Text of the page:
The country’s largest private sector lender, ICICI Bank, on Thursday reported a net profit of R2,709 crore for the three months to September 2014, an increase of 15% over the R2,352 crore it had reported in the same period last year.
Net profit, ICICI Bank’s highest ever in a quarter, was bolstered by a healthy growth in its non-interest income, up 26.4% on a year-on-year basis. However, asset quality deteriorated slightly with net non-performing loans (NPLs) moving up 24 bps y-o-y and 10 bps sequentially. The bank’s provisions were also up from R726 crore in Q1FY15 to R850 crore in Q2.
Net interest income — or the difference between the bank’s interest earned and expended — stood at R4,657 crore in the quarter under review, 15.1% more than R4,044 crore reported in the same quarter of FY14. On the margin front, too, the bank saw an improvement with its net interest margin (NIM) rising 11 bps to 3.42% on a y-o-y basis, and sequentially margins were up by 2 bps.
Corporate credit grew only 5% y-o-y in the quarter, lower than the 7.7% it had reported in Q1FY15. However, retail assets, which constituted 40% of the loan portfolio as on September 30, saw a growth of 25% on a y-o-y basis. This took its growth in domestic advances to 15% compared to the same period last year.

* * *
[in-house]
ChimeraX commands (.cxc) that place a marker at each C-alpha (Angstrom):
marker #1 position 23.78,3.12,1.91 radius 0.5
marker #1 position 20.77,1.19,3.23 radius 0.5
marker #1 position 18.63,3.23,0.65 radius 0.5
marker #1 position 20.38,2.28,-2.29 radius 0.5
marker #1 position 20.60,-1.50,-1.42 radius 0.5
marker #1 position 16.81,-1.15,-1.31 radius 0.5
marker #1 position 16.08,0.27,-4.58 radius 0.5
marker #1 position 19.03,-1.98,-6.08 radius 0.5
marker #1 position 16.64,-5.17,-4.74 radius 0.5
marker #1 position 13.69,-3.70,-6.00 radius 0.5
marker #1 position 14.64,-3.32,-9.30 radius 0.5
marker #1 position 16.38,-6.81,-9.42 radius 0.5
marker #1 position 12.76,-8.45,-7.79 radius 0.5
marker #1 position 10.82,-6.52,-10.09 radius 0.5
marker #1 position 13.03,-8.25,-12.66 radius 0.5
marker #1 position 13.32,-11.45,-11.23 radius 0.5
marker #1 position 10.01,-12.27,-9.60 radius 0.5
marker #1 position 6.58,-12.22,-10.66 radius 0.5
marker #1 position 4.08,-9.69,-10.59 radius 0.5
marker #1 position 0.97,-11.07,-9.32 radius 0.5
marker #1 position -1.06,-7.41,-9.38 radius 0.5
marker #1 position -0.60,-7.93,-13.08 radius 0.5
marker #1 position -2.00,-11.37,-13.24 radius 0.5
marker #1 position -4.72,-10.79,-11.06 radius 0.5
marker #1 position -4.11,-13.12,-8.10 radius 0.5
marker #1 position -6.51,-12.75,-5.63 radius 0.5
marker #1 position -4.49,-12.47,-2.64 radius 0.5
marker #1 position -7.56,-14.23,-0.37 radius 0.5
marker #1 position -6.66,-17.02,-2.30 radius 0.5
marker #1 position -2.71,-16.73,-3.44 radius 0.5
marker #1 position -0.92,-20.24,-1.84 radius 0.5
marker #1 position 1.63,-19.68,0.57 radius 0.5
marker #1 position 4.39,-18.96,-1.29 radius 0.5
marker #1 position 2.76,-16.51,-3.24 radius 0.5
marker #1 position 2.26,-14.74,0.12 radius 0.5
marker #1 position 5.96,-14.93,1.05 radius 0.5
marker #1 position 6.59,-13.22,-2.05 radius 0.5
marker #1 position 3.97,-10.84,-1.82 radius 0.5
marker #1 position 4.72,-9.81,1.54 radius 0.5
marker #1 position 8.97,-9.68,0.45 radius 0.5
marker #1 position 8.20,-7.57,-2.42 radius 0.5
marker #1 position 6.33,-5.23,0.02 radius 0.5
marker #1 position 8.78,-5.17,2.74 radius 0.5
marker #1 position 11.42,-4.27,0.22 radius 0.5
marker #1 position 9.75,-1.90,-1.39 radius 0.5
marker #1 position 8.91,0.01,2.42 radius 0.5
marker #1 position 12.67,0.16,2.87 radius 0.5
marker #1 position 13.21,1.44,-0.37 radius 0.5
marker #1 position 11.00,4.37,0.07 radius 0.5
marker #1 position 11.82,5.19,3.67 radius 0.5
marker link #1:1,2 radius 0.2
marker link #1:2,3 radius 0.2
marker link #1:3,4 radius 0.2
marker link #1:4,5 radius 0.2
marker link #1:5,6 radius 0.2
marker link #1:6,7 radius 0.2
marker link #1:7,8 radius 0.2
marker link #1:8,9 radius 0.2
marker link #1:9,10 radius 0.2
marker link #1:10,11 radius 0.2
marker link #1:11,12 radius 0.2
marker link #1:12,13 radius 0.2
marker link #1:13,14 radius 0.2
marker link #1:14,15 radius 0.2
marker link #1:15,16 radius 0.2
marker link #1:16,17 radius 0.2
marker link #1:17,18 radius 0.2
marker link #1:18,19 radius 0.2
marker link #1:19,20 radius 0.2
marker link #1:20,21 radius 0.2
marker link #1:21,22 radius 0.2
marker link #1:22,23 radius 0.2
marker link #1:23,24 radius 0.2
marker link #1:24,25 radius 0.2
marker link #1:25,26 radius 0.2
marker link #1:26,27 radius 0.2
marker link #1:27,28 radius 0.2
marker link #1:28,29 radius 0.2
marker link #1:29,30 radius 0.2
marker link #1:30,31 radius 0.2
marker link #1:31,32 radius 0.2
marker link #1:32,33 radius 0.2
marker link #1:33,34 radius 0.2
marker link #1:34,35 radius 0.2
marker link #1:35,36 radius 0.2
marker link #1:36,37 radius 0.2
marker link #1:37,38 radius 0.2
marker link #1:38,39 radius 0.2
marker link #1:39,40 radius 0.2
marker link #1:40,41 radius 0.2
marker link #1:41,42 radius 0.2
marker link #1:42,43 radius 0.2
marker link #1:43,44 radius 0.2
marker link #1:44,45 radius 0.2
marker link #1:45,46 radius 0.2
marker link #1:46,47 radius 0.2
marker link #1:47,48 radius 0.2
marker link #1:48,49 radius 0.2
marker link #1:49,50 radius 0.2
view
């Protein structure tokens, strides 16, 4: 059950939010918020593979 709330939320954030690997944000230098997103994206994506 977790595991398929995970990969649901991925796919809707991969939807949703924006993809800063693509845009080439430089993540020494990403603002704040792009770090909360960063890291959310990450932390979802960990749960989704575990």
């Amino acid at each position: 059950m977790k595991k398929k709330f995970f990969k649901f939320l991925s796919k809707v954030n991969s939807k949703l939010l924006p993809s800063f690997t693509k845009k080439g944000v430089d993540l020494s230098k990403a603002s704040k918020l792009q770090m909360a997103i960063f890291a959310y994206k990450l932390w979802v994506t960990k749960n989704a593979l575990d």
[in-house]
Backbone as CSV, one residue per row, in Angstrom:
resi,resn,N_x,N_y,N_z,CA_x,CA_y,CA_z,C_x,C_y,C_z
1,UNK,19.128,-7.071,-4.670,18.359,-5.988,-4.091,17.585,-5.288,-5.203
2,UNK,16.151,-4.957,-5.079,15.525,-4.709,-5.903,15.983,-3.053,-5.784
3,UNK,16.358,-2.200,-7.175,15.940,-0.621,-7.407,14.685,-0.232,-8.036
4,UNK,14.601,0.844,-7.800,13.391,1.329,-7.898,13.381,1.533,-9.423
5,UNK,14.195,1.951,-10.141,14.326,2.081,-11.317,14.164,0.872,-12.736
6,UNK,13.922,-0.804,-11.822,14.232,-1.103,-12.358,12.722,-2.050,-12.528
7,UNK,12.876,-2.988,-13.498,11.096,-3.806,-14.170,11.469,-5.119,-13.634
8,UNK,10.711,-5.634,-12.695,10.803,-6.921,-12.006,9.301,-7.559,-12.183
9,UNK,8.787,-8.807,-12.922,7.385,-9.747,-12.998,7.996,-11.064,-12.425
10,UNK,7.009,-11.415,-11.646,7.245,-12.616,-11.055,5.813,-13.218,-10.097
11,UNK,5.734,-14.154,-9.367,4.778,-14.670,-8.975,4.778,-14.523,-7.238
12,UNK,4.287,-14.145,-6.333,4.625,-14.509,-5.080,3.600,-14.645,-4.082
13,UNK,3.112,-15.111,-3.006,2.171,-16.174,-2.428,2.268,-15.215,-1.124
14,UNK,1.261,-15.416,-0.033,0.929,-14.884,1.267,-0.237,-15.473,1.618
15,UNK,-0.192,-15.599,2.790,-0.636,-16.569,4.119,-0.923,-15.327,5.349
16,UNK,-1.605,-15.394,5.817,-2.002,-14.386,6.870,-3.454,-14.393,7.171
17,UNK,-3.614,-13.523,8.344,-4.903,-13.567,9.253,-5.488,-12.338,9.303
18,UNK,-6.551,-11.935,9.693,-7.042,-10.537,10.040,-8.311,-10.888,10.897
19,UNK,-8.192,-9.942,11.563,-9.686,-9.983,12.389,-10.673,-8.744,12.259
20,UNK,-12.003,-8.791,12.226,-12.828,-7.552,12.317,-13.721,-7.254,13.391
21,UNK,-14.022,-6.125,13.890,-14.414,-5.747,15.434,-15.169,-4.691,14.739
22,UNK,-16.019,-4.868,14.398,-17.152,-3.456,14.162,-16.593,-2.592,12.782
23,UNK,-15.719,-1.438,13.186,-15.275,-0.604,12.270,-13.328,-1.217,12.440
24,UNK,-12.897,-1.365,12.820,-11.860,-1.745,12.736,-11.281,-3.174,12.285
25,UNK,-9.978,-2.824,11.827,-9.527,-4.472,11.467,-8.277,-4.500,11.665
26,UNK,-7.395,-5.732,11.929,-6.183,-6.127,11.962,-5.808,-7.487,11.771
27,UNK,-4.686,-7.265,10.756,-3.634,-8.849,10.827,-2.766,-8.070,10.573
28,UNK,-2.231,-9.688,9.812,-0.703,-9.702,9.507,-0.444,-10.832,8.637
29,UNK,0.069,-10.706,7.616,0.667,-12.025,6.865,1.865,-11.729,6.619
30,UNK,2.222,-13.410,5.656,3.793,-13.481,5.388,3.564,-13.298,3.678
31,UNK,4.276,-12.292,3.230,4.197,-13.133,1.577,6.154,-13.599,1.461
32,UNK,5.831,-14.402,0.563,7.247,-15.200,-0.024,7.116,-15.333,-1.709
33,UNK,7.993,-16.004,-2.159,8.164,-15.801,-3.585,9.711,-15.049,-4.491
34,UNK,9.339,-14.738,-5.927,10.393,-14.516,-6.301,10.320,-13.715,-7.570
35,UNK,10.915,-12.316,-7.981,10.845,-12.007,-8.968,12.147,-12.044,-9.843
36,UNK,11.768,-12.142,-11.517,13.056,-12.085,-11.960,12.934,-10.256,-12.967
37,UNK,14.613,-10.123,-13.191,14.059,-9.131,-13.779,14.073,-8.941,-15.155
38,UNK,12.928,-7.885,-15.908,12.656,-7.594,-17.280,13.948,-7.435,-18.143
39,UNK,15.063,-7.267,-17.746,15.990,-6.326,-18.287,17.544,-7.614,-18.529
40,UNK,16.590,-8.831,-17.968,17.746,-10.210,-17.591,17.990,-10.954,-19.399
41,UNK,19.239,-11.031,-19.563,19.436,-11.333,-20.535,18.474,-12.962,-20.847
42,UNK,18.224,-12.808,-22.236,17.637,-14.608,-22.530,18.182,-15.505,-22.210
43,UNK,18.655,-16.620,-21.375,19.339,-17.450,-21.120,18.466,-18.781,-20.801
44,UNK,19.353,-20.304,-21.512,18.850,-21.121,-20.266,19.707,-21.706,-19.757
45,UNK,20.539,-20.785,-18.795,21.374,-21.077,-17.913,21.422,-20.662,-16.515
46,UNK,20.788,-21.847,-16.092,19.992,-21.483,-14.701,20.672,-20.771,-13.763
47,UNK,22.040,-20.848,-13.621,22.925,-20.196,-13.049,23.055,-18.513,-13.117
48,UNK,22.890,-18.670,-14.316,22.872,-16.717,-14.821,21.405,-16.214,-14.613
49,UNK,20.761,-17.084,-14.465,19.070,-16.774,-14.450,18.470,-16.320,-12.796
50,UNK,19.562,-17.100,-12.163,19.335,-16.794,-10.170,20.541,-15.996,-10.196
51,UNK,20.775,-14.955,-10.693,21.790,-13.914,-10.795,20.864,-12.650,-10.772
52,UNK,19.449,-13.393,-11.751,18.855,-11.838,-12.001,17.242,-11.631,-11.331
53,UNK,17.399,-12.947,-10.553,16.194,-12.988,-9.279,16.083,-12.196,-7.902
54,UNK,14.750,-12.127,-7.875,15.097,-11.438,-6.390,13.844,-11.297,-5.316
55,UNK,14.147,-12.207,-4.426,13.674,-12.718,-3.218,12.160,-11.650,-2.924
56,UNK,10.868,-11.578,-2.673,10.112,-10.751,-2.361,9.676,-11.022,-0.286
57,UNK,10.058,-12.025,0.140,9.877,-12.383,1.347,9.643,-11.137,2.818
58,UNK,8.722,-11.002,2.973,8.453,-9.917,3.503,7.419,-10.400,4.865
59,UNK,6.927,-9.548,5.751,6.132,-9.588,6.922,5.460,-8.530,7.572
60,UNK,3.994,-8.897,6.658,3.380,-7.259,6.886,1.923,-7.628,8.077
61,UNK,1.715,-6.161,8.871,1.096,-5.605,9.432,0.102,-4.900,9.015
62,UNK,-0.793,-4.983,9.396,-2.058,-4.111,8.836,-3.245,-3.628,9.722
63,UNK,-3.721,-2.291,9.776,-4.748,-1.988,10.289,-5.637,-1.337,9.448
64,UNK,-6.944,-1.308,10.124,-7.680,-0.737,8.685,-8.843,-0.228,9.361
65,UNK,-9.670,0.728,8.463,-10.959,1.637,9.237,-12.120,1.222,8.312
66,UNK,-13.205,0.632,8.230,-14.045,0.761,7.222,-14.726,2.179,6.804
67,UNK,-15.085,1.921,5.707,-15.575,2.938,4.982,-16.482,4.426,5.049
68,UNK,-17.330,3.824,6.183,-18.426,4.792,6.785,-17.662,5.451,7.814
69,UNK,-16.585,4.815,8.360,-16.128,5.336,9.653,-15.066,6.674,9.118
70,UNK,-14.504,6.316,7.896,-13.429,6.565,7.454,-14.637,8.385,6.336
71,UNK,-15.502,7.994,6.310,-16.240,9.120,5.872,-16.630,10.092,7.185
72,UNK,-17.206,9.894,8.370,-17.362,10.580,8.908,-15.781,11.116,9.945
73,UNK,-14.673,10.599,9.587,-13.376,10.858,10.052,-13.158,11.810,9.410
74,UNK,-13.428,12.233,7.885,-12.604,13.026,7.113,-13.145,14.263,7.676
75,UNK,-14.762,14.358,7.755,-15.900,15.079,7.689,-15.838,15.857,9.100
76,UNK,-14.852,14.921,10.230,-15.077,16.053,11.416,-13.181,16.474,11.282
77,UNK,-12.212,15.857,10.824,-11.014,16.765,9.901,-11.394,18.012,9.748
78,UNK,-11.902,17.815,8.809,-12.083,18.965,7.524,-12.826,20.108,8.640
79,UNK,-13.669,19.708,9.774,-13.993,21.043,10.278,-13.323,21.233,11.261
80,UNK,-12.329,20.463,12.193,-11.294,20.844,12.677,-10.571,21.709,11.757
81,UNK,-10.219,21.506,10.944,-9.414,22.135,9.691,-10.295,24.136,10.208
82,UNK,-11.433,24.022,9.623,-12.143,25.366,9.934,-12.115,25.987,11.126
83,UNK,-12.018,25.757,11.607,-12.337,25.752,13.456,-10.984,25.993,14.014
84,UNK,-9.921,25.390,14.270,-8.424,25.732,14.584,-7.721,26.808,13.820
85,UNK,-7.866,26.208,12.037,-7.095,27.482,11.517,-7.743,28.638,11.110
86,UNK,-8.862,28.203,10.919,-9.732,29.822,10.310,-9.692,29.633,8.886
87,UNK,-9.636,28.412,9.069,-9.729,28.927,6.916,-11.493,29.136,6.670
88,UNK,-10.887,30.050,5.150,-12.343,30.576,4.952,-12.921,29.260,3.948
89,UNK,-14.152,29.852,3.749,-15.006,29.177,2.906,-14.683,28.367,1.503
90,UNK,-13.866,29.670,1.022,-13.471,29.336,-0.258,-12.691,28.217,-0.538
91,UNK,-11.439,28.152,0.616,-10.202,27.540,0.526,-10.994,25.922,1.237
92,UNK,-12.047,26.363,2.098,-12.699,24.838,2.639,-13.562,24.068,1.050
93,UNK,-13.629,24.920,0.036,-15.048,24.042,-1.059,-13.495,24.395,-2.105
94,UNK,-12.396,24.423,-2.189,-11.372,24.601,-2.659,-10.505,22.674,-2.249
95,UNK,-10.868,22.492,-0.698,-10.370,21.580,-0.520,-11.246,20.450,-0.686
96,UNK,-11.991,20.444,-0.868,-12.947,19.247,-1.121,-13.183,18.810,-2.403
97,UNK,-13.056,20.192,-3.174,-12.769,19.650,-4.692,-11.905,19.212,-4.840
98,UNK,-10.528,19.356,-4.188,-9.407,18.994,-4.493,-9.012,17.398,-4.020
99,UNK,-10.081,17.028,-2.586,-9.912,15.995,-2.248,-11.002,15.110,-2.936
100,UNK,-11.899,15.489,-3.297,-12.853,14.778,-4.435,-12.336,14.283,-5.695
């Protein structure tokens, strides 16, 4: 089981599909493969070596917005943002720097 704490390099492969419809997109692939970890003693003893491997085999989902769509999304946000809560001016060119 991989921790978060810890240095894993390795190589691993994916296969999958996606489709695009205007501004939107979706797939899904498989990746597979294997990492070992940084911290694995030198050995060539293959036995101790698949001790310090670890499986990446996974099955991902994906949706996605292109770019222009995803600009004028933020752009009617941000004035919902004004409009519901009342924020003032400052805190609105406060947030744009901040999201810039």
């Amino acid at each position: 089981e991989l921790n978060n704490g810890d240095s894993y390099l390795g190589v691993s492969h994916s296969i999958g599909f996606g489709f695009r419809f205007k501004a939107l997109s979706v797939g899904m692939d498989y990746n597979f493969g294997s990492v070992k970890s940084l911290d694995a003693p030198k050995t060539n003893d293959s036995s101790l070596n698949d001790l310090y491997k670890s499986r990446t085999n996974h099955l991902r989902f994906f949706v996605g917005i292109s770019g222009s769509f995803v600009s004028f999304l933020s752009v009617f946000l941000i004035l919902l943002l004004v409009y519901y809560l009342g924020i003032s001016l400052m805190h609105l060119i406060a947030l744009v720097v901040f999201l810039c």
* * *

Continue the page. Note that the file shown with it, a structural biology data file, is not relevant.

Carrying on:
Chanda Kochhar, ICICI Bank MD & CEO, said the improvement would be gradual with demand for working capital requirements increasing first. “I do think improvement will take place, but how long it will take depends on the recovery in the economic growth itself,” Kochhar said.
She added that as far as corporates and SMEs were concerned, the bank continued to adopt a calibrated approach and that growth in the corporate loan book had come mainly from the working capital side.
Giving a sense of the problems being faced by the banking sector with regard to NPAs and recoveries, Kochhar said owing to the challenging operating environment, the banking sector has continued to see additions to NPAs and restructured assets. “We had said at the beginning of the year itself that the additions to NPAs and restructured assets would continue during the year. But what we have also seen is that since the slowdown has been prolonged, banks have also witnessed slippages from the restructured portfolio to NPAs,” Kochhar said.
The lender saw slippages of R1,693 crore during the quarter, of which nearly R800 crore were due to slippages from restructured assets. It also sold assets worth R290 crore to asset reconstruction companies (ARCs) in the quarter. Total deposits at the bank rose 14% y-o-y to R3,52,055 crore and the bank’s current accounts savings account (Casa) ratio stood at 43.7%, a marginal improvement from 43% in the previous quarter.
The ICICI Bank scrip closed at R1,611.5 on the BSE, up 0.47% from the previous close.